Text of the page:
• Winners Take All: The Elite Charade of Changing the World by Anand Giridharadas (2018). On how corporate and personal philanthropy at scale hurts us all and forestalls massive social changes we need. Particularly compelling when read in tandem with Le Guin’s The Dispossessed and Tolstoy’s The Kingdom of God is Within You as I accidentally did.
  • Repair: The Impulse to Restore in a Fragile World by Elizabeth Spelman (2002). I read this at the beginning of the year and don’t have much in the way of notes, but it grounded some of my other reading in repair.
  • Epistemological Luddism: Reinvigorating a Concept for Action in 21st Century Sociotechnical Struggles” by Michael Lachney and Taylor Dotson, Social Epistemology: A Journal of Knowledge, Culture and Policy, 11 Jun 2018. What does it look like to decommission, destroy, or otherwise rid ourselves of technology? Examples include technology, transportation, and student testing.


These just didn’t fit well into one category.


  • An Unkindness of Ghosts by Rivers Solomon (2017). An extraordinary sci-fi novel about memory, oppression, and hope. Also one of the best neurodivergent protagonists I’ve ever read.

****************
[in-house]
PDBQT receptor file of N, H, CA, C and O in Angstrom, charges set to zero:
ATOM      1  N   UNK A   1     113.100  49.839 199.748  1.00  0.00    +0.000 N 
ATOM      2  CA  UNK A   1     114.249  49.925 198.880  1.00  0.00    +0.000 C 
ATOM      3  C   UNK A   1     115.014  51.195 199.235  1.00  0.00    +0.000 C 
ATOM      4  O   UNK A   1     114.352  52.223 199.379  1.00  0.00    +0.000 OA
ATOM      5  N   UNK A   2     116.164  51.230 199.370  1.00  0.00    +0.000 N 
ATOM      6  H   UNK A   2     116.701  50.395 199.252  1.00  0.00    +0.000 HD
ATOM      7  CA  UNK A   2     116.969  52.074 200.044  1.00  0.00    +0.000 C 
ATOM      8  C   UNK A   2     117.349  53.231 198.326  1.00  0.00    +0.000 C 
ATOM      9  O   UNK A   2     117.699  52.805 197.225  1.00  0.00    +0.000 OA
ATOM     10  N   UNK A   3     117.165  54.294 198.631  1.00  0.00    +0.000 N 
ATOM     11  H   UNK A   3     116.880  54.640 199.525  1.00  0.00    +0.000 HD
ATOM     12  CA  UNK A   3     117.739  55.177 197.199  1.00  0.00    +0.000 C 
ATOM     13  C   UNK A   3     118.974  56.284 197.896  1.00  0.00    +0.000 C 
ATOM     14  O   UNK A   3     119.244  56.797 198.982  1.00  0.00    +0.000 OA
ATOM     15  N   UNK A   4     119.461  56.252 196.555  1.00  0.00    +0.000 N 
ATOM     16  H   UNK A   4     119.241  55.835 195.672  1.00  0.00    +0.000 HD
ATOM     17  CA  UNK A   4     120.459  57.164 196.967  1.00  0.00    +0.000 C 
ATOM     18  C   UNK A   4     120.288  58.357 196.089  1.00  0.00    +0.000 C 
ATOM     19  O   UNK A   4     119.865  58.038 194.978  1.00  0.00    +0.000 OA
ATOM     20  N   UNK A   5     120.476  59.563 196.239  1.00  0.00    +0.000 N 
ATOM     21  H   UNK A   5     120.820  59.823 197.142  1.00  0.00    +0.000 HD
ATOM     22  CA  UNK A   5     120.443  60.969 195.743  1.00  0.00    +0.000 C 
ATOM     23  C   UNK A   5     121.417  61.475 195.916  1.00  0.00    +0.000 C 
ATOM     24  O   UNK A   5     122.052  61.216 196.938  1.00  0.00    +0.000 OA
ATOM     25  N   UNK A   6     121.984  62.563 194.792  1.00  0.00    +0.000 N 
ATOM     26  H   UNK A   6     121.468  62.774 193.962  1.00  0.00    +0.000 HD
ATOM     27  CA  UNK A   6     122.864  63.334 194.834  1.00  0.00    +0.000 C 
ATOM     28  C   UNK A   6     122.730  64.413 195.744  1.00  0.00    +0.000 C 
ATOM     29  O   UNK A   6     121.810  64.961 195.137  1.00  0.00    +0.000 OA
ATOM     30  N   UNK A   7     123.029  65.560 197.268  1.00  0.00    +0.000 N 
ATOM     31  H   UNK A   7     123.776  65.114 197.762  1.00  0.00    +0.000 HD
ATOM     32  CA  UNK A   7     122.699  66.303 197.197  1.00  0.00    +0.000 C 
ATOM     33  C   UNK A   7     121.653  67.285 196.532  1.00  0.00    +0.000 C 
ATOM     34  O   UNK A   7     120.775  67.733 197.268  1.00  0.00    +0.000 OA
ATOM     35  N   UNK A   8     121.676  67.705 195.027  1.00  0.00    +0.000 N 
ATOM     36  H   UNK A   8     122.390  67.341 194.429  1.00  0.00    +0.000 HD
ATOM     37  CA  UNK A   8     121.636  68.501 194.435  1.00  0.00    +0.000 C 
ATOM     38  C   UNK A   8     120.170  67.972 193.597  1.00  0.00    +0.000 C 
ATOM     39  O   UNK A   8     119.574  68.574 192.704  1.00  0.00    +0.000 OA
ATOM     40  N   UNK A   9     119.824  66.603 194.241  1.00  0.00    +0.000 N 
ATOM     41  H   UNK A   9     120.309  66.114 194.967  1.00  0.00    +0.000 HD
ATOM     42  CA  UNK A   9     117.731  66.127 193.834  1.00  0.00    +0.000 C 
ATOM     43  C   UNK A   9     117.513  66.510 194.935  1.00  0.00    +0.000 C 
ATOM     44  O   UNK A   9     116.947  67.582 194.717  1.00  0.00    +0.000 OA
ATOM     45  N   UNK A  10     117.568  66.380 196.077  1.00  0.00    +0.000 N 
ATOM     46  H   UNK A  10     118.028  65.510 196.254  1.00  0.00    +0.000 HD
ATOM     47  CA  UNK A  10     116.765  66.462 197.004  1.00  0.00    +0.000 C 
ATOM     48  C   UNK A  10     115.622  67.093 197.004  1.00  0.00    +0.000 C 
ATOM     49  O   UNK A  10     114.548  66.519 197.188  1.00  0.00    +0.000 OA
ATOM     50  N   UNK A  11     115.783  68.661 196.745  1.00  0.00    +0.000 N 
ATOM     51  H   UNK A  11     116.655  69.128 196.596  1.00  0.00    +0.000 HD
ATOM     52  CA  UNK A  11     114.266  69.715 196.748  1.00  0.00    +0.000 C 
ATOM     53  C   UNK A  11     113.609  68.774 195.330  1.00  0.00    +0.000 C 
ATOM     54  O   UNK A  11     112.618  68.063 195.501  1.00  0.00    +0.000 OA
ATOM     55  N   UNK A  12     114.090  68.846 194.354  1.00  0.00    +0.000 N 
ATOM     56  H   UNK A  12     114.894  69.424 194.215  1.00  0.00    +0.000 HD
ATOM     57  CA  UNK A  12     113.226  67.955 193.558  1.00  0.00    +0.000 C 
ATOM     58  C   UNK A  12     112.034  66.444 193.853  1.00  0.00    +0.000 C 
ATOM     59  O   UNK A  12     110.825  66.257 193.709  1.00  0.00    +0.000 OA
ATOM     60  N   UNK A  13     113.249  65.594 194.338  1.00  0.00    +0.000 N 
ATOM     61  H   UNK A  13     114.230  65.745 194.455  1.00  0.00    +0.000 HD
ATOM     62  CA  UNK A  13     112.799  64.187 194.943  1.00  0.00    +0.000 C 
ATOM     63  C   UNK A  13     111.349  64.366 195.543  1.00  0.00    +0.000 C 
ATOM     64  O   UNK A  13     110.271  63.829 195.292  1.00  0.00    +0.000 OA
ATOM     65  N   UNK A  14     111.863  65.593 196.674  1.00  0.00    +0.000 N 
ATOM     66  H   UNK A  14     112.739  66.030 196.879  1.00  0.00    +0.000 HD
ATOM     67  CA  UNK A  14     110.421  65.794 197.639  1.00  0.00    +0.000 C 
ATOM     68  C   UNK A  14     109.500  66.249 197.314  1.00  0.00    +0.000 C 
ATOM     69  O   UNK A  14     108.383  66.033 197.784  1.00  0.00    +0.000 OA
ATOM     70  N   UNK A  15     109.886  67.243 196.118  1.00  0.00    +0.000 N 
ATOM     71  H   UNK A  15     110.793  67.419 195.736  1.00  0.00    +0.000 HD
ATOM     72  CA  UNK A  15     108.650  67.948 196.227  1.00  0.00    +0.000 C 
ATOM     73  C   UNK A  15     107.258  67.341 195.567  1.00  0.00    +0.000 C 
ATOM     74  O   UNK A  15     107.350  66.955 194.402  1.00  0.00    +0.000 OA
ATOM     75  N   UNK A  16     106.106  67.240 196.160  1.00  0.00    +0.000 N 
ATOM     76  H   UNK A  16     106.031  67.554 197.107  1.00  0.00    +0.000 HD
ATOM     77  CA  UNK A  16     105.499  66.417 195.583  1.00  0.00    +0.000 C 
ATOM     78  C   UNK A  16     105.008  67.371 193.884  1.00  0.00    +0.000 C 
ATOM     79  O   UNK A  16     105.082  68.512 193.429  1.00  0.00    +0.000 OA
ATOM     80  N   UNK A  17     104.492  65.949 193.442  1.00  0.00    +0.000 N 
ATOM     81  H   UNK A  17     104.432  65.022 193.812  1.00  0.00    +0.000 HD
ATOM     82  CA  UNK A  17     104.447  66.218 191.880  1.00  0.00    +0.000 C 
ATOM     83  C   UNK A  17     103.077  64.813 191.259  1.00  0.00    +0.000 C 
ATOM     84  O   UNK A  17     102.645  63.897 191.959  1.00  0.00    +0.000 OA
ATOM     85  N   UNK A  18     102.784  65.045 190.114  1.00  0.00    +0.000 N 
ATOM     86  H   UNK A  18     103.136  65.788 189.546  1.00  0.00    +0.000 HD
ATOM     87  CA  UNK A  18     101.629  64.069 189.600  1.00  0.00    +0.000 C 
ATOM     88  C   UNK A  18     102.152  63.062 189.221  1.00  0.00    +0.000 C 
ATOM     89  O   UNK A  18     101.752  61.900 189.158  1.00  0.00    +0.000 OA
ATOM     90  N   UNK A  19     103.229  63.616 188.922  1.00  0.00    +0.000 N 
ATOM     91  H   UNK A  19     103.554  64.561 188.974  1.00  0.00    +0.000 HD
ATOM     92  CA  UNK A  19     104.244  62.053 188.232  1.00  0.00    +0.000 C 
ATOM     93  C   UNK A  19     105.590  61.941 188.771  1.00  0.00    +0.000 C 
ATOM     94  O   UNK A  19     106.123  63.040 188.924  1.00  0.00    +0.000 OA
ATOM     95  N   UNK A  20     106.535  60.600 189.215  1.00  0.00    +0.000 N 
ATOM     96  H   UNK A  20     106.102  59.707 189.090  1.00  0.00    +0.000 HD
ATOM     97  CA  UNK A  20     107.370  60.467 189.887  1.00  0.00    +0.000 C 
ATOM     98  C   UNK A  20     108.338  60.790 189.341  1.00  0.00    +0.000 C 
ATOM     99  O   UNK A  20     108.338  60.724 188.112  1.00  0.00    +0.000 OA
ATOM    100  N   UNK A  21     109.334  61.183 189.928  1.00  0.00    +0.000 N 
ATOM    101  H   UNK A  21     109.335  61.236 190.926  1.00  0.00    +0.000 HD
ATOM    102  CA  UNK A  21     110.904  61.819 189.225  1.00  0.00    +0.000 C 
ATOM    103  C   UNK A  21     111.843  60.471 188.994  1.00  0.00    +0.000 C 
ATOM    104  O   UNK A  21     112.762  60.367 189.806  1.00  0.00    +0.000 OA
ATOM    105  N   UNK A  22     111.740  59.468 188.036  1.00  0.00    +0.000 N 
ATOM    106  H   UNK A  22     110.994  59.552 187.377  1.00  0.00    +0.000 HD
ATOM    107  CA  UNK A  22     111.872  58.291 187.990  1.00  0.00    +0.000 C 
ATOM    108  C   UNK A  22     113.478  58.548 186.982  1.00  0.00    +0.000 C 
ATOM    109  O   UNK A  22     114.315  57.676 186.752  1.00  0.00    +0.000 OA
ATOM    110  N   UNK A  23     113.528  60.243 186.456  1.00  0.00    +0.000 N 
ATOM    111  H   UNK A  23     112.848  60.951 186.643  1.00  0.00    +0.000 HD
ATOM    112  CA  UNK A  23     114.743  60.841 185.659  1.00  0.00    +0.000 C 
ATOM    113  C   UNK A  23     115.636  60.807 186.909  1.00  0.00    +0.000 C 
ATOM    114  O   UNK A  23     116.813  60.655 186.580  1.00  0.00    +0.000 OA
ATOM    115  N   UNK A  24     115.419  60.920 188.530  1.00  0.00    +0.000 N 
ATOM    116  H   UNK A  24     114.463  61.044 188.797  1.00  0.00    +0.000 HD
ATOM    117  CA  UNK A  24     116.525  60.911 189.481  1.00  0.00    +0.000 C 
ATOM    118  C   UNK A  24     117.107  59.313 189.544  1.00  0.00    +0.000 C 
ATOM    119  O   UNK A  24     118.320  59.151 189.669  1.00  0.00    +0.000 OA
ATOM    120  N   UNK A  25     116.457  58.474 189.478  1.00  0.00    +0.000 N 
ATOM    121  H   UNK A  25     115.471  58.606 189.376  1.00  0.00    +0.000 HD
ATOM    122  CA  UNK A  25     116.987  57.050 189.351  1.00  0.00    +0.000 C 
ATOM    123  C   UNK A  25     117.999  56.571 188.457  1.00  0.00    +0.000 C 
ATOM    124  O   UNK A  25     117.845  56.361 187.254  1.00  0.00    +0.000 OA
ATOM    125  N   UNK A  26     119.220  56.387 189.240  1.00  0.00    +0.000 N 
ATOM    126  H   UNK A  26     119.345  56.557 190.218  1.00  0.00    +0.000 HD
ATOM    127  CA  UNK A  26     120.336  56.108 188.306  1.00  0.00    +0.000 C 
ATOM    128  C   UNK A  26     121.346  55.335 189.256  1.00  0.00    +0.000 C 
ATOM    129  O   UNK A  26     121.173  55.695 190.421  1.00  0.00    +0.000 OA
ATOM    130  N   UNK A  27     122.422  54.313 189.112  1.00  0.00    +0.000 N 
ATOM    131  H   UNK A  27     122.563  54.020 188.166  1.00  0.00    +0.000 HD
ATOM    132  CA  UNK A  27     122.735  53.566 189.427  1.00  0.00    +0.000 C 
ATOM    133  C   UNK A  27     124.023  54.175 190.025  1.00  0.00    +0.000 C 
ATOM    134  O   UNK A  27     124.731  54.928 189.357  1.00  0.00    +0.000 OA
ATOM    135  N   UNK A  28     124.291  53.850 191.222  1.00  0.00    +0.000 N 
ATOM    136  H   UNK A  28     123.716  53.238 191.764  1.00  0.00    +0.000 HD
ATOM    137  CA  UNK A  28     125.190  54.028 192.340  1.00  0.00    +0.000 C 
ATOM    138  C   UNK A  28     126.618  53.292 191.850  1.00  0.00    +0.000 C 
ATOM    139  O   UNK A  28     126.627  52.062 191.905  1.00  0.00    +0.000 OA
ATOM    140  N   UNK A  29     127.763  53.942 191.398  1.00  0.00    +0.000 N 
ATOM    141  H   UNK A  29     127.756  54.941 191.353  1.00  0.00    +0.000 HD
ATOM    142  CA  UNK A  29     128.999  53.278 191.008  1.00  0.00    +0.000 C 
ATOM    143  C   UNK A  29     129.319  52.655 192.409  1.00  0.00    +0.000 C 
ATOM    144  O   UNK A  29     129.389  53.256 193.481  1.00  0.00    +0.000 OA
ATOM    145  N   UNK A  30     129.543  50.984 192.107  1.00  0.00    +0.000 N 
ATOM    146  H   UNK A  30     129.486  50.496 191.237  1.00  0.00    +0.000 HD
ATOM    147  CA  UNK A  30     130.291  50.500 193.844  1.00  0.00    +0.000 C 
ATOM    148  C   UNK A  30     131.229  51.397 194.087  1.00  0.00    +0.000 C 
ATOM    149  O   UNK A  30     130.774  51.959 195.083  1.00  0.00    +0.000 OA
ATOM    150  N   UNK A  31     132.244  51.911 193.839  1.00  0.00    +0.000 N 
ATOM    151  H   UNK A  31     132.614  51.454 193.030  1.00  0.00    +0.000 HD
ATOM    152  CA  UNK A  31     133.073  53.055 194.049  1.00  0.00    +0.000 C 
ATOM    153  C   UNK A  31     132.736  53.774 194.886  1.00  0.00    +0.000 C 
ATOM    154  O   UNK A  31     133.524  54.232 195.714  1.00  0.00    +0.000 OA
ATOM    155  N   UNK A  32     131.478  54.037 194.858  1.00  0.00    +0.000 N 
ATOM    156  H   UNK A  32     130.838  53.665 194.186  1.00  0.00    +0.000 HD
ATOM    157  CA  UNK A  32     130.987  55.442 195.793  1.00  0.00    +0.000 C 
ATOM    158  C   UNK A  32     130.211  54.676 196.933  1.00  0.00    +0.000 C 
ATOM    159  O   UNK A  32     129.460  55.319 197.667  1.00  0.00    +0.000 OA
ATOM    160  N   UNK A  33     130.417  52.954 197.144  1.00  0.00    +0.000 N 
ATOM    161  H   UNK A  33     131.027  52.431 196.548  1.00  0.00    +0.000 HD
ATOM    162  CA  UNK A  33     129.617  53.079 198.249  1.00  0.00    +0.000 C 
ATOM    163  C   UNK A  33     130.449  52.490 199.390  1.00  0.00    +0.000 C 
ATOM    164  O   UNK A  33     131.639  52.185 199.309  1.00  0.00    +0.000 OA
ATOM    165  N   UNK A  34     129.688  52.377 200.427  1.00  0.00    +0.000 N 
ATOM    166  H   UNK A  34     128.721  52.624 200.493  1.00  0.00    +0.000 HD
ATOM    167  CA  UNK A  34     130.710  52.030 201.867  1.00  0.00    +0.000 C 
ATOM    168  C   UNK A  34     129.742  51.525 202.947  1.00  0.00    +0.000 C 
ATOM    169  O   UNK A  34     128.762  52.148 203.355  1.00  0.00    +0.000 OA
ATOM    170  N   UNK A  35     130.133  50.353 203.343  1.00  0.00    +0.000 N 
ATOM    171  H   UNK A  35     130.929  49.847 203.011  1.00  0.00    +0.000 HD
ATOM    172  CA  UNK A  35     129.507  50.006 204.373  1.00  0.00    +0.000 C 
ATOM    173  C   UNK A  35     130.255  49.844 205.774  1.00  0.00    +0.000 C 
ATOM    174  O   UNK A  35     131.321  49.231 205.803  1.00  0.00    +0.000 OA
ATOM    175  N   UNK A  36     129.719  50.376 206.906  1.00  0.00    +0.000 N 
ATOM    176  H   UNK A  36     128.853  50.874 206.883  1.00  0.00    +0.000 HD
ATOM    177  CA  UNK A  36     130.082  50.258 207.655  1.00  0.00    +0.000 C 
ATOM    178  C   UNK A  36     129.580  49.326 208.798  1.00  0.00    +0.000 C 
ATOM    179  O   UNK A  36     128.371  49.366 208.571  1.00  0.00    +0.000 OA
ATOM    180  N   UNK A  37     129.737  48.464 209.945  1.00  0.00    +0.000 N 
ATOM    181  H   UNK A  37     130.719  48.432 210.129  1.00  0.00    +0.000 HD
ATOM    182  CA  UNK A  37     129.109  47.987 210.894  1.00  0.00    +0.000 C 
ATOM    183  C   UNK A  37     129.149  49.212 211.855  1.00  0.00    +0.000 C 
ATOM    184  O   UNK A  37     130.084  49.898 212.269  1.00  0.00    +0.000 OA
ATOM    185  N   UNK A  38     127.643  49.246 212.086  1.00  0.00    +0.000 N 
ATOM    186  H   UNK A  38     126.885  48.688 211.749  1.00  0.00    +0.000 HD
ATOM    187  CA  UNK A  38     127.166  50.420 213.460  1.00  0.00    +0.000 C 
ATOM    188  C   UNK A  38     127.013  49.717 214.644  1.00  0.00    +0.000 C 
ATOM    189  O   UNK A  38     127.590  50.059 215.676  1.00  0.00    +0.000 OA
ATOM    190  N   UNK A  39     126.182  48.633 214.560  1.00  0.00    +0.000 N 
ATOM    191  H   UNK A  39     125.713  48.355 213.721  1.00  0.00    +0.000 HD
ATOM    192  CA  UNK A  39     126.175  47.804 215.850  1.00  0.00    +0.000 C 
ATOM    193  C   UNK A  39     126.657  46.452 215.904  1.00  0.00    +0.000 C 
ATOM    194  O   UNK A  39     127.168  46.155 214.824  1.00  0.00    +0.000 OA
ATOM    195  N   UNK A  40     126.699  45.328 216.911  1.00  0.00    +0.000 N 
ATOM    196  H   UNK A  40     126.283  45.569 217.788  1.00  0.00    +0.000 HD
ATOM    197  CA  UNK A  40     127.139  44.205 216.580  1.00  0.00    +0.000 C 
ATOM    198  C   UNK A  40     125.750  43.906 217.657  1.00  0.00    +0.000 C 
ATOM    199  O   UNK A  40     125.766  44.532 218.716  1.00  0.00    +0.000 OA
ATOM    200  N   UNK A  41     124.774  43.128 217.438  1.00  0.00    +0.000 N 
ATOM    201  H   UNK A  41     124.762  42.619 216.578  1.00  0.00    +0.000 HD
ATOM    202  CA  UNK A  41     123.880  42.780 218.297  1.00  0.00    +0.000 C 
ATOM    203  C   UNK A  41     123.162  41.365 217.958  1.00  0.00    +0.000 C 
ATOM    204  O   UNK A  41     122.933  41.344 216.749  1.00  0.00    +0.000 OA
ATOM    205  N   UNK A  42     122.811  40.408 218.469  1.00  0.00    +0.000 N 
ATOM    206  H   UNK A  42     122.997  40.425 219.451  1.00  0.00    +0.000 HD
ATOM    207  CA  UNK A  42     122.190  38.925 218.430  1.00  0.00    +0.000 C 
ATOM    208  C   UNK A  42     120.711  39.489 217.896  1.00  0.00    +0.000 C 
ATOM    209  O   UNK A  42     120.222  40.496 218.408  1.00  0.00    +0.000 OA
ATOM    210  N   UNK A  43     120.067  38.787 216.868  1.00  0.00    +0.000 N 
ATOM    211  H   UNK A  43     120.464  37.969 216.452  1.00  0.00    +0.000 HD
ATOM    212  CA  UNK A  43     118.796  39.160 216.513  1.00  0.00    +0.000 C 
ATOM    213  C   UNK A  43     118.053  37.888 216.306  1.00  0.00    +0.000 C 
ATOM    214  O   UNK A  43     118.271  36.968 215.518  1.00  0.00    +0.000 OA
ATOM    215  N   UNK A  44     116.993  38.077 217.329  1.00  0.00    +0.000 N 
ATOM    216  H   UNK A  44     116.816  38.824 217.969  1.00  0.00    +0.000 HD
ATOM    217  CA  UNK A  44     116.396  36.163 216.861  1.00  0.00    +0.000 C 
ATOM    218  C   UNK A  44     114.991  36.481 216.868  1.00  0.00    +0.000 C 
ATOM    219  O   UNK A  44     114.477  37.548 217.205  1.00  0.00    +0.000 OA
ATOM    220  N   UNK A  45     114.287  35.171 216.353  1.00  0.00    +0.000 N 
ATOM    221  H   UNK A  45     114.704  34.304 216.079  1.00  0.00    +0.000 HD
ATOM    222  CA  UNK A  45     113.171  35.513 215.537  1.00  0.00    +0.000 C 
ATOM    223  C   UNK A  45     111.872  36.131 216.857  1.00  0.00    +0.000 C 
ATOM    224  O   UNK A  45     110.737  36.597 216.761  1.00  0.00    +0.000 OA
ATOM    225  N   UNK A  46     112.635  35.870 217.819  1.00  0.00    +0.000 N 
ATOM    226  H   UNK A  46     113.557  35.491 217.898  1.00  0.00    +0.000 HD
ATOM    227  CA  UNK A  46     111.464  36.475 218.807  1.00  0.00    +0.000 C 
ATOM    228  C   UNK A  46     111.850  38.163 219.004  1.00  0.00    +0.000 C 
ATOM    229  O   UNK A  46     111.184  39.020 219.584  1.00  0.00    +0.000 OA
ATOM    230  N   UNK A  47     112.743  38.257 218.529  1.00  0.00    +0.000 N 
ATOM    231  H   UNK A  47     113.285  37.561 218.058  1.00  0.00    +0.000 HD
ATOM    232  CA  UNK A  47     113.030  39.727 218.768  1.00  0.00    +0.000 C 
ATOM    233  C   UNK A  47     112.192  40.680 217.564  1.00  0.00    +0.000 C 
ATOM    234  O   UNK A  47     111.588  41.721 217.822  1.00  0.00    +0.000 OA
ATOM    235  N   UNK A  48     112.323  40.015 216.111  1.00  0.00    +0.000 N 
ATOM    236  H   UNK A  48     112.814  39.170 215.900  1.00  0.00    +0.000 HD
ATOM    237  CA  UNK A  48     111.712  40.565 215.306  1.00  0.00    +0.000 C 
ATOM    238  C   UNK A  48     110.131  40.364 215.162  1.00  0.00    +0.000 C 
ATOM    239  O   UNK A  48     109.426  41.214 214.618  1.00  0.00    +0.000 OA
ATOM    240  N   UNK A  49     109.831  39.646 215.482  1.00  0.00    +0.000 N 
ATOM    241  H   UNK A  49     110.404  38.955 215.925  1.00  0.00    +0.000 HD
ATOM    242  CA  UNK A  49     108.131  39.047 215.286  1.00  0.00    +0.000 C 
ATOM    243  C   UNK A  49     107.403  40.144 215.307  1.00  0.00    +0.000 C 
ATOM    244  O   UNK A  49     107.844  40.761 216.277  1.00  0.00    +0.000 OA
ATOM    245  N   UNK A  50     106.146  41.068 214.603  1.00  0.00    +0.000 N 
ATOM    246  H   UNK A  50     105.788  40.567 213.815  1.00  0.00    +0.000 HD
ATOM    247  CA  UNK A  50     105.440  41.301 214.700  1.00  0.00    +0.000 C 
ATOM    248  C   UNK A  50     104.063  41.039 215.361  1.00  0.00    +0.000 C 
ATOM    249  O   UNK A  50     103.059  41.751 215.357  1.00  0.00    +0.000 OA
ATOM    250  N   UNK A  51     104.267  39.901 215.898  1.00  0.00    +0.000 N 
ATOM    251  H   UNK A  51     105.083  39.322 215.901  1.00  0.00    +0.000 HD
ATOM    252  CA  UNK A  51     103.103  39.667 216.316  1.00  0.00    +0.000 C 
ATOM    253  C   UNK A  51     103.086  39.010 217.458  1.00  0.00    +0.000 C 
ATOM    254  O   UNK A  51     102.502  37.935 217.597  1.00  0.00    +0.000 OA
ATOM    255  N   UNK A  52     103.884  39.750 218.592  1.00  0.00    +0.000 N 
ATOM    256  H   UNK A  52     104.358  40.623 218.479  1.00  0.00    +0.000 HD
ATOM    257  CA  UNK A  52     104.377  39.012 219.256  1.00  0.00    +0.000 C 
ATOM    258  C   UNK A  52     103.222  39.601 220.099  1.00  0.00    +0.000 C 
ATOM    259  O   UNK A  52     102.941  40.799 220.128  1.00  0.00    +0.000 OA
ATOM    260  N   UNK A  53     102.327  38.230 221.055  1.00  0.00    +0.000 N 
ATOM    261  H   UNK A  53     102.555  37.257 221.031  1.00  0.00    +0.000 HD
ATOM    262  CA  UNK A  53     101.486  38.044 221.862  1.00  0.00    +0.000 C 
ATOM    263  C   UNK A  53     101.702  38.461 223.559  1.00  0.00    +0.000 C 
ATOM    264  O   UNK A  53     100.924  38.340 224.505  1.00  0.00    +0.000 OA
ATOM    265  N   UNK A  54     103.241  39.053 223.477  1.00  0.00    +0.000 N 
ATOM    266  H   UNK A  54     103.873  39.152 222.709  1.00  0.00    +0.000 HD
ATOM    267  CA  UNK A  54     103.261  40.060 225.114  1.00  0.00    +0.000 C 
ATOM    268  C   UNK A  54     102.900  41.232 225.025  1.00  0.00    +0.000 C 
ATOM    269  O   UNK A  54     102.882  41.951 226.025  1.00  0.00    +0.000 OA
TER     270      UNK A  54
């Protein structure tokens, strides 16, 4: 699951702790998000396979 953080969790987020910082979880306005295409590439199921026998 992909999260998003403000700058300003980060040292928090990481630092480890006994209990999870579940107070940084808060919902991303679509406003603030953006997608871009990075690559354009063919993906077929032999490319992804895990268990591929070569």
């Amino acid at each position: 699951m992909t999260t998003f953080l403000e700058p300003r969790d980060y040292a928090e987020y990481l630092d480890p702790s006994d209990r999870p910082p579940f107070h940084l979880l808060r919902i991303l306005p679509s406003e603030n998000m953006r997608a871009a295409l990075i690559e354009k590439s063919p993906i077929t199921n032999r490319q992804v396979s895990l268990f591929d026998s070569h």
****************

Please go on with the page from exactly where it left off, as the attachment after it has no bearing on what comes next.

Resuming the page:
• The Southern Reach Trilogy by Jeff Vandermeer. A journey.
  • Wylding Hall by Elizabeth Hand (2015). I love 70s British horror films and this is one if it were a novel. Beautiful, soft, and strange.
  • Her Body and Other Parties by Carmen Maria Machado (2017). Weird fiction. Magical realism. Something. Must-read.
  • Little Fires Everywhere by Celeste Ng (2017). A beautifully-constructed story, a gripping novel with fantastic technique. At times, I could hardly breathe. Also, I was surprised that my uncle’s auto shop in Cleveland was included, and Ms. Ng told me on Twitter that she’d gone there for years. At that moment, everything in the story became strangely real to me.
  • One Hundred Years of Solitude by Gabriel García Márquez (1967). I finally read it. I’m glad I did. I’m glad I didn’t until now.
  • A Canticle for Leibowitz by Walter M. Miller, Jr (1959). Same as above.